Image generated by Envisioning using Midjourney

Welcome to the launch of our Spatial Computing Agency, Infinite Retina, which offers consulting services and research, a new video series, a new newsletter, a new podcast series, new industry databases (coming later this year), and a new book, coming in 2020. Along with our consulting services aimed at helping companies and entrepreneurs build new Spatial Computing projects and getting them funded and launched, we are very apt to helping everyone truly understand what the new paradigm of personal computing will be.
Spatial computing involves a radical change from how we interacted with the large, static computers of the past. Technological advances have now made it possible for us to operate computer technology in a host of new ways, and have opened up computers to new contexts and applications. Today, it is commonplace for us to speak to our devices via the voice, use gestures in Virtual or Augmented Reality environments, and carry technology around with us in wearable gadgets. This – and more – encompasses spatial computing.
The growing trend of using smartphones and other GPS-enabled devices has provided new opportunities for developing spatial computing applications and technologies in unanticipated and unprecedented ways. Some capabilities of today's smartphones highlight the potential of citizen sensors to enable the next generation of geoinformatics. One promising application area for this is social media and its application to disaster management. Dynamic, real-time incident information collected from onsite human responders about the extent of damage, the evolution of the event, the community's needs, and responders' ability to deal with the situation, combined with information from the larger emergency management community, could lead to more accurate and real-time situational awareness. This would enable informed decisions, better resource allocation and thus a better response and outcome to the total crisis. In this context, the US Department of Homeland Security's Science & Technology Directorate (DHS-S&T) has initiated the Social Media Alert and Response to Threats to Citizens" (SMART-C) program, which aims to develop citizen participatory sensing capabilities for decision support throughout the disaster life cycle via a multitude of devices and modalities. Here, the authors provide an overview of the envisioned SMART-C system's capabilities and discuss some of the interesting and unique challenges that arise due to the combination of spatial computing and social media within the context of disaster management.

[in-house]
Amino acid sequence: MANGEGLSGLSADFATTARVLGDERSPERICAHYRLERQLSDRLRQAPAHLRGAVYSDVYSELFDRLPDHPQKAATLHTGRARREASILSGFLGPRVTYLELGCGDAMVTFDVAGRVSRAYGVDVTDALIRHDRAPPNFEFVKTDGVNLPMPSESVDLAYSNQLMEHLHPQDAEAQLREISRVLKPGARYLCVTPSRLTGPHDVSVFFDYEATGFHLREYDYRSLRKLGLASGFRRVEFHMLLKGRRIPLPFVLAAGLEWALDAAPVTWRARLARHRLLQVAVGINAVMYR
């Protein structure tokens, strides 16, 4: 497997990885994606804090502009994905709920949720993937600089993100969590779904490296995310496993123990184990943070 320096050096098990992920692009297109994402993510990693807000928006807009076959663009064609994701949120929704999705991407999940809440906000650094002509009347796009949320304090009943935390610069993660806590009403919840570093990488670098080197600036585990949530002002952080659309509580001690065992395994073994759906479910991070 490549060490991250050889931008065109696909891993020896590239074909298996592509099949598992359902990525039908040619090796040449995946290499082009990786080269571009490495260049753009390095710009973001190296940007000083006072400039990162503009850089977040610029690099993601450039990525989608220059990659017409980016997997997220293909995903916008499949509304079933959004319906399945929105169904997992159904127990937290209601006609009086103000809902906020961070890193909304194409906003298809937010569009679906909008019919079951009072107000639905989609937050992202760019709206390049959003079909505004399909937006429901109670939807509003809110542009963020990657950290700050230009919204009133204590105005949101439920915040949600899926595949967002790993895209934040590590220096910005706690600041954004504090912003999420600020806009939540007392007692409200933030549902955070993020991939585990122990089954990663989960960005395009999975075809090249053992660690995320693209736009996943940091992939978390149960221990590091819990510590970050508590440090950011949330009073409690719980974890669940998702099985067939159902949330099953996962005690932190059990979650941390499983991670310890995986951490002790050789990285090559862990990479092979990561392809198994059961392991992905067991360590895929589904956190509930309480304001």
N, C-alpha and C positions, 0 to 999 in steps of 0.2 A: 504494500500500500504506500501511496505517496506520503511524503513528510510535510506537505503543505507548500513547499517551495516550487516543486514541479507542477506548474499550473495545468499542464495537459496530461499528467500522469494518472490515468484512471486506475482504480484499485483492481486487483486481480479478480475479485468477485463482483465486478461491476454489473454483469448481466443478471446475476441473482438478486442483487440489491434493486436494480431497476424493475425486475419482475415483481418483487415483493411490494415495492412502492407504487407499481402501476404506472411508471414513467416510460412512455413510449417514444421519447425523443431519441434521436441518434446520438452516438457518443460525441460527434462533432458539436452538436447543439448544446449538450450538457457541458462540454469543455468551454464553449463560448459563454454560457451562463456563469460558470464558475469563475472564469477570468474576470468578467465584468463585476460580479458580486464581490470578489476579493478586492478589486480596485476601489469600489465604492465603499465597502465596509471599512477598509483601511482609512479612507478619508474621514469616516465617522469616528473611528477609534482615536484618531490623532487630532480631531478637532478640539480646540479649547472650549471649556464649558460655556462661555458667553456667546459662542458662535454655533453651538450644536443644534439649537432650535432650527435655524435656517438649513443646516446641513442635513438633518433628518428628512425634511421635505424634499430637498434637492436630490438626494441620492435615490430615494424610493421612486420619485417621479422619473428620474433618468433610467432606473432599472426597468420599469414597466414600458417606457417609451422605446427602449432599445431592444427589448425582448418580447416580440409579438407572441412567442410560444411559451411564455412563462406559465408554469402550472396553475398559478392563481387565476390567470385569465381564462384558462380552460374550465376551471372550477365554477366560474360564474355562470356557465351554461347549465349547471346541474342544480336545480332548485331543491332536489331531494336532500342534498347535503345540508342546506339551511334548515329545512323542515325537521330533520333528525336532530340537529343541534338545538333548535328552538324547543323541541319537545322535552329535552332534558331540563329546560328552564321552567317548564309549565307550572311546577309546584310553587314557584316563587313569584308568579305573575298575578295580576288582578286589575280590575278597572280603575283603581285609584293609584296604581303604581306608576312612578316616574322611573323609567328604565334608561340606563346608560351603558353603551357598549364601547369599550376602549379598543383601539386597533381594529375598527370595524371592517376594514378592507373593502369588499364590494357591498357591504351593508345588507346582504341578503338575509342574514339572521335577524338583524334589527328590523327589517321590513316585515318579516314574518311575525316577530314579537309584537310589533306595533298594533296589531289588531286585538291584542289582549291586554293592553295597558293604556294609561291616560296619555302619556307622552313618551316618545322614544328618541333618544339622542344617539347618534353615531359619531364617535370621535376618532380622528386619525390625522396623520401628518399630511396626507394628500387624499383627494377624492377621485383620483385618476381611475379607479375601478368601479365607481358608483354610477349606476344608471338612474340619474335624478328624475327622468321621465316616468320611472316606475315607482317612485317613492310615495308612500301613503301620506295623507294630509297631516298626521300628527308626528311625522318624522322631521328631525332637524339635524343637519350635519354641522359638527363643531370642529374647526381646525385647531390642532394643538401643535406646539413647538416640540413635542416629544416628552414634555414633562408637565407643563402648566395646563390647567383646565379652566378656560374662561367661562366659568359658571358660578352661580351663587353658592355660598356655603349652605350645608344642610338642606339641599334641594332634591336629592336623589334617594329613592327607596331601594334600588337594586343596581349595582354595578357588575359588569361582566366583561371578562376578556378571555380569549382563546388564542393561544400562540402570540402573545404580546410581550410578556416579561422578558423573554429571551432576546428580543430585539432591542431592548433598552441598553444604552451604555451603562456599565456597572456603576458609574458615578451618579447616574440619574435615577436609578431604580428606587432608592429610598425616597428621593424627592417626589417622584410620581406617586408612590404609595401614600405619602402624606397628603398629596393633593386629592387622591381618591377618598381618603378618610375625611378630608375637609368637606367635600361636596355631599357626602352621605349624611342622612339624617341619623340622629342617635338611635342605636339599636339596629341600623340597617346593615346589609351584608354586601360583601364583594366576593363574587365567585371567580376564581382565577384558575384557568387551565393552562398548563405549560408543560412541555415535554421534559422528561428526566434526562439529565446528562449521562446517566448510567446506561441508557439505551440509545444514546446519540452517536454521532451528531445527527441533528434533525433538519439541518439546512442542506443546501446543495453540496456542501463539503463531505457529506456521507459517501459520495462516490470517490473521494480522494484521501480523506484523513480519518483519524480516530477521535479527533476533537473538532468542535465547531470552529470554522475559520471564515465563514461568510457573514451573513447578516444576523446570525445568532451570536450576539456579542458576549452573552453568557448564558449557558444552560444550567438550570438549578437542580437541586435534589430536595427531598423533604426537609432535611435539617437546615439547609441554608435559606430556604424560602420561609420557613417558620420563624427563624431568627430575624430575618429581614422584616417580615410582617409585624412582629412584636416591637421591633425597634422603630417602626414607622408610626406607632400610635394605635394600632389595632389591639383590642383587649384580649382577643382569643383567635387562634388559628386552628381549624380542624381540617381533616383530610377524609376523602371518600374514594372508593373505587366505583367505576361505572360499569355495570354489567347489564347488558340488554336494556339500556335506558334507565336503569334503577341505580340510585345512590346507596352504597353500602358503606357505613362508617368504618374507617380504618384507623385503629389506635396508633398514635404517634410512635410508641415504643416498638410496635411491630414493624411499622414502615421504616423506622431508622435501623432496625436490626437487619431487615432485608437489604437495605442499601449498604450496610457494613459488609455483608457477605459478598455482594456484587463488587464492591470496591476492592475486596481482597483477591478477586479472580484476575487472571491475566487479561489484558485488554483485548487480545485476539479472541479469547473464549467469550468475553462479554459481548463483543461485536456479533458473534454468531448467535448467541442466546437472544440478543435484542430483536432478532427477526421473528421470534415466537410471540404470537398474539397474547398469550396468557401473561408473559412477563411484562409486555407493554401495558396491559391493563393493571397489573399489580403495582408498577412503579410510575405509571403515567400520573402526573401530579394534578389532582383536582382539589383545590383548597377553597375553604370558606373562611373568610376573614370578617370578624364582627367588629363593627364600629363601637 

Spatial computing broadly characterizes the technologies used to interact with 3D data, including IoT, digital twins, ambient computing, AI and robots.